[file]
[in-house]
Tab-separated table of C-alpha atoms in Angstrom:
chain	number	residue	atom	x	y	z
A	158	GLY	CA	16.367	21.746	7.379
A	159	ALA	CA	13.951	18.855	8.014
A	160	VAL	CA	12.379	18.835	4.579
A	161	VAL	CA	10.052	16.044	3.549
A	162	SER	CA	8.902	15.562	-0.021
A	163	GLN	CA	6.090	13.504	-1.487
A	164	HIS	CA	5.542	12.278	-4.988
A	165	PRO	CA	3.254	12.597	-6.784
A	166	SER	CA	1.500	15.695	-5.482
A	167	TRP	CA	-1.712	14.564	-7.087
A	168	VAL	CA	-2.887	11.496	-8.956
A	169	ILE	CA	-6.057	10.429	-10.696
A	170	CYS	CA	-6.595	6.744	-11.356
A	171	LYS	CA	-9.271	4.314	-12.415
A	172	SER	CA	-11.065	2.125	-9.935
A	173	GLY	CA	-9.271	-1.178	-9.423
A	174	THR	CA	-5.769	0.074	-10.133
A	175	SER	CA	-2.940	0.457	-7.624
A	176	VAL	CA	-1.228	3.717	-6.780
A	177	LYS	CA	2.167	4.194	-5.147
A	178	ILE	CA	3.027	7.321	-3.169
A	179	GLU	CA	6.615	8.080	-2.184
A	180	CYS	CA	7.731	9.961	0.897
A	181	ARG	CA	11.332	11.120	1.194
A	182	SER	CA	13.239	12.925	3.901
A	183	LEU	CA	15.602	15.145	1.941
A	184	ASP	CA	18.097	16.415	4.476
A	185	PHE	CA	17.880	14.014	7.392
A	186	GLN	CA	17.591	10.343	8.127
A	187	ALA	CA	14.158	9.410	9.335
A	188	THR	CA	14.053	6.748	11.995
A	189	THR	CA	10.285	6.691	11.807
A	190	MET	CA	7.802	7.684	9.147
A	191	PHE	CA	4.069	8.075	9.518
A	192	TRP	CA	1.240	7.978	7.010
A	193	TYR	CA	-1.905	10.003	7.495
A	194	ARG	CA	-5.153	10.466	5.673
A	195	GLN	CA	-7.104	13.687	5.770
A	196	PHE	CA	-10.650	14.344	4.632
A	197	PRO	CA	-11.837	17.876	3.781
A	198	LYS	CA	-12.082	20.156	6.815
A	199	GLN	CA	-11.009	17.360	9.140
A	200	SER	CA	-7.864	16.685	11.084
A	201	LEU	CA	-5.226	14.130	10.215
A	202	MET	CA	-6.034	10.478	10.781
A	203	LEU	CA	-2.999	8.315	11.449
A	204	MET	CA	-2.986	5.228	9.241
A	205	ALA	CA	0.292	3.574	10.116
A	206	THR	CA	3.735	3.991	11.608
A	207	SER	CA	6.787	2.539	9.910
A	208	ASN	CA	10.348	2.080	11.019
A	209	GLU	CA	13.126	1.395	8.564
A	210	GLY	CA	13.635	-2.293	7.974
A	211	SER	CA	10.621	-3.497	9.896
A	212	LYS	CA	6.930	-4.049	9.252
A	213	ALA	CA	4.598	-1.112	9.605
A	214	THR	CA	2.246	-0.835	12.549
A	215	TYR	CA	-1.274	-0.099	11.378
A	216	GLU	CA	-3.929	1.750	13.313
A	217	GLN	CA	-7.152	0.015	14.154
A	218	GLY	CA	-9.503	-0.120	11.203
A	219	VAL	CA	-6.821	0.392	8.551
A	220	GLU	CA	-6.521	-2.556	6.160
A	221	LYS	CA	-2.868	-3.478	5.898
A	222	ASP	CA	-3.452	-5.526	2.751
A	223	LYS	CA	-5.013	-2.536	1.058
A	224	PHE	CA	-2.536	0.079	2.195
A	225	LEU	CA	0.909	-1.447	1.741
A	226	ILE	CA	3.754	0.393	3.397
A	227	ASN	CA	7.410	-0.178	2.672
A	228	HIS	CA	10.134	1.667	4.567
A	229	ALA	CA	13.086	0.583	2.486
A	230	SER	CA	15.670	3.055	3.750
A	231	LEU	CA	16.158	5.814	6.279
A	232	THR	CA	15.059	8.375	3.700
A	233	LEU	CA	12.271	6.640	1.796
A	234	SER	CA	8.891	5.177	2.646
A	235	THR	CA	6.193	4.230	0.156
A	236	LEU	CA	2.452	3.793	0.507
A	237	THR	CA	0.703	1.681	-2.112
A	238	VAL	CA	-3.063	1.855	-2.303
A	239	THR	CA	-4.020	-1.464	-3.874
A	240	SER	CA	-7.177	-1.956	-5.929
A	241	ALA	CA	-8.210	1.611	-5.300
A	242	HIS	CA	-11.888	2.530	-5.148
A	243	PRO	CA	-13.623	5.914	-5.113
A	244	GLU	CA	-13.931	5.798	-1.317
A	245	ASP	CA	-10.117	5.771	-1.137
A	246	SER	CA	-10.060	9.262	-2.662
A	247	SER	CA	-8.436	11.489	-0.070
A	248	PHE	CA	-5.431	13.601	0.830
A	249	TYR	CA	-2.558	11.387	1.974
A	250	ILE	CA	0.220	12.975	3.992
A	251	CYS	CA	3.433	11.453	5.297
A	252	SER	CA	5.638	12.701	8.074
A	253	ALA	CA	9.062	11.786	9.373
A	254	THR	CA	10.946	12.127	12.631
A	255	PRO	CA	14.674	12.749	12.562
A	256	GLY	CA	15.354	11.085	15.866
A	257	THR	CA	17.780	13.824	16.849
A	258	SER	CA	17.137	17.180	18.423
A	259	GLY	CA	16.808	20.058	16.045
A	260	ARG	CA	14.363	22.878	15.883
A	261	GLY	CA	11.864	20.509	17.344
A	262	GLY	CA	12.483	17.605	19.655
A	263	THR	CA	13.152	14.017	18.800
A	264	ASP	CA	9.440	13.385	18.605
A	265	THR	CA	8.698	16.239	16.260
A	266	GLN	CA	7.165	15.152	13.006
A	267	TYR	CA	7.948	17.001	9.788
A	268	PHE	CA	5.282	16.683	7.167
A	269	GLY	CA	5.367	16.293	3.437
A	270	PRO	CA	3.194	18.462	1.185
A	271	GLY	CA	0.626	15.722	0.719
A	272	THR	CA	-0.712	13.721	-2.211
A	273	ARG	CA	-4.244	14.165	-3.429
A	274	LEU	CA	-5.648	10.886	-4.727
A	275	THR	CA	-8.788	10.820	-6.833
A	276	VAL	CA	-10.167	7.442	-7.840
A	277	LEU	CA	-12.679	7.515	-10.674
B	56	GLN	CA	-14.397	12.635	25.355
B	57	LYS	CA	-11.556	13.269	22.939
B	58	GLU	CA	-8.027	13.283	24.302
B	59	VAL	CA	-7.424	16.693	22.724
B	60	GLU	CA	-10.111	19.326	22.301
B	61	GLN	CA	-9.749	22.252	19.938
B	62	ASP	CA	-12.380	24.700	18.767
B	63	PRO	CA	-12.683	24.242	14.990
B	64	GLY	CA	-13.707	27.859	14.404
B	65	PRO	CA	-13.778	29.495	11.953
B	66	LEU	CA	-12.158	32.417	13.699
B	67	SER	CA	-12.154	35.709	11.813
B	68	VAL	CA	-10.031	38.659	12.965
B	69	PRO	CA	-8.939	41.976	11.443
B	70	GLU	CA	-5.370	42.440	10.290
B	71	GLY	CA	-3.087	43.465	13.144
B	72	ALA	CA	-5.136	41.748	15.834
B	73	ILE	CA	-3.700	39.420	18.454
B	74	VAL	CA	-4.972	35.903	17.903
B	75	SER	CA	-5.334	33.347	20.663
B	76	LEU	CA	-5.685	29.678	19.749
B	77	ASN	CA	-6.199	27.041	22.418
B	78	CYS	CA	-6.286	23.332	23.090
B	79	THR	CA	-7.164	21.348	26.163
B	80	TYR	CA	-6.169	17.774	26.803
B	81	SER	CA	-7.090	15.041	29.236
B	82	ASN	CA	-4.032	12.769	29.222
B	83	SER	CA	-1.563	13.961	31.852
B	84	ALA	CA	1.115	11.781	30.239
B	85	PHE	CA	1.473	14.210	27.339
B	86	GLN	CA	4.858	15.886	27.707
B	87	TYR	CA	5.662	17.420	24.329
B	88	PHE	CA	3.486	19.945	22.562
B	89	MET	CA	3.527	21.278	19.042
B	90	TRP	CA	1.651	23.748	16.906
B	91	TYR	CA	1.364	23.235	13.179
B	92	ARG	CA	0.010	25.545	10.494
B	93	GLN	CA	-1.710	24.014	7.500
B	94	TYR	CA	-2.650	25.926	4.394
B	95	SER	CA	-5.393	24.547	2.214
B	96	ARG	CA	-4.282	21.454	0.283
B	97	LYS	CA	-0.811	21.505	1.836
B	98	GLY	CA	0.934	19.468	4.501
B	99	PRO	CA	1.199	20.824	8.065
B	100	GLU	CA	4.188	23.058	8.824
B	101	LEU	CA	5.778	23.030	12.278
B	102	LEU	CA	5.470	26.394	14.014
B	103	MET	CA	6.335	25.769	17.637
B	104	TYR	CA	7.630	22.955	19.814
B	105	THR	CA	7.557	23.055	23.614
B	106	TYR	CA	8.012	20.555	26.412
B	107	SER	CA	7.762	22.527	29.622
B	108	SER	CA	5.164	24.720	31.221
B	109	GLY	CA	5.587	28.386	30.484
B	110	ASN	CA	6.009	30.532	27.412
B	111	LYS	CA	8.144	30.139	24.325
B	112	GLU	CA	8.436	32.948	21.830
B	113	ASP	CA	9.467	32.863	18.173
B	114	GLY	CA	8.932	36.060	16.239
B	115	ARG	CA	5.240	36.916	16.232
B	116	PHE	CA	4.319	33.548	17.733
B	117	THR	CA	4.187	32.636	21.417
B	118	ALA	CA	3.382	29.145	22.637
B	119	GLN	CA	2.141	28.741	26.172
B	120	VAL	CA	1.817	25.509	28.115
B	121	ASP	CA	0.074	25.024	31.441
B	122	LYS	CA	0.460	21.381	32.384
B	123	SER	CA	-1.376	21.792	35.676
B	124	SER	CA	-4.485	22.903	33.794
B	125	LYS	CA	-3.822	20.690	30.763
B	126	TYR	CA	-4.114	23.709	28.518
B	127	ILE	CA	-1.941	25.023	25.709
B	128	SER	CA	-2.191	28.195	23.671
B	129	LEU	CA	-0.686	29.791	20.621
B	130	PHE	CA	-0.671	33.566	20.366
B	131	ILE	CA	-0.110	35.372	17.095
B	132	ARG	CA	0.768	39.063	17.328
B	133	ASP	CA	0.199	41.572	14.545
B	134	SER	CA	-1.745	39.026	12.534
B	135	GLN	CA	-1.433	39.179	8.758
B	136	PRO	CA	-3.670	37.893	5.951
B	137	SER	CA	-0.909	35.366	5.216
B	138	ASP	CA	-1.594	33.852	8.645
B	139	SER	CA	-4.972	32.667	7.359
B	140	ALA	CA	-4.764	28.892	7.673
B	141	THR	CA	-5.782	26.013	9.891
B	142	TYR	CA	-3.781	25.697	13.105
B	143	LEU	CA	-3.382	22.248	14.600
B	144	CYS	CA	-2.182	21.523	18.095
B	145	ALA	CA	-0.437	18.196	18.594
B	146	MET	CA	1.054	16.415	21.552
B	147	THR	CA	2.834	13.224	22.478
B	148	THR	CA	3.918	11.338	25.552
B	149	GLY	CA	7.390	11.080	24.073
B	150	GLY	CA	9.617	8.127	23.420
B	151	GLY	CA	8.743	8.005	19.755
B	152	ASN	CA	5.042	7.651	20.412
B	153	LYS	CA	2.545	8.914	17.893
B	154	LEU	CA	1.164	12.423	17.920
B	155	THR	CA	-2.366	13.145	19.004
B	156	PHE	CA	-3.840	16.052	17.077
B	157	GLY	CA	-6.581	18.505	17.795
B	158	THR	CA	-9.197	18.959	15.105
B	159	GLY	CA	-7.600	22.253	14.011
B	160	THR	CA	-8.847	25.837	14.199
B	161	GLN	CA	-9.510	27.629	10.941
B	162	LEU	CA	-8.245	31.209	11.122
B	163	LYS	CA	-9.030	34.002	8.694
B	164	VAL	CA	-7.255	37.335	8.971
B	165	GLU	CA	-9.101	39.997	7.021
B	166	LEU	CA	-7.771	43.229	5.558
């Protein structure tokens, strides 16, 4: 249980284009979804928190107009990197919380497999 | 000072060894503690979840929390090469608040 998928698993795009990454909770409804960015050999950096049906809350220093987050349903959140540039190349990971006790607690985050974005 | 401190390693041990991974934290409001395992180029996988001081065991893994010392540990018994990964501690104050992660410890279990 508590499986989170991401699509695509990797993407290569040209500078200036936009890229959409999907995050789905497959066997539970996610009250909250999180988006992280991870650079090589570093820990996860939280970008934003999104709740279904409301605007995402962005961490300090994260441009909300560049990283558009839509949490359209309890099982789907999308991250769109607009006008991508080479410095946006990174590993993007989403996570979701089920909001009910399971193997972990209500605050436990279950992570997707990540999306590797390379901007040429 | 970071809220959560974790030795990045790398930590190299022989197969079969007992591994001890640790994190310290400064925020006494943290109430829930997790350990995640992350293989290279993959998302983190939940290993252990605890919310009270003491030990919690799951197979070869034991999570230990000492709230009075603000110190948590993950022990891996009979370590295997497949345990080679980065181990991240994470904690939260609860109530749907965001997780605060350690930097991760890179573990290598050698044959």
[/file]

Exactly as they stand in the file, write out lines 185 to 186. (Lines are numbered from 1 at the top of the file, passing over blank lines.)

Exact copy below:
B	117	THR	CA	4.187	32.636	21.417
B	118	ALA	CA	3.382	29.145	22.637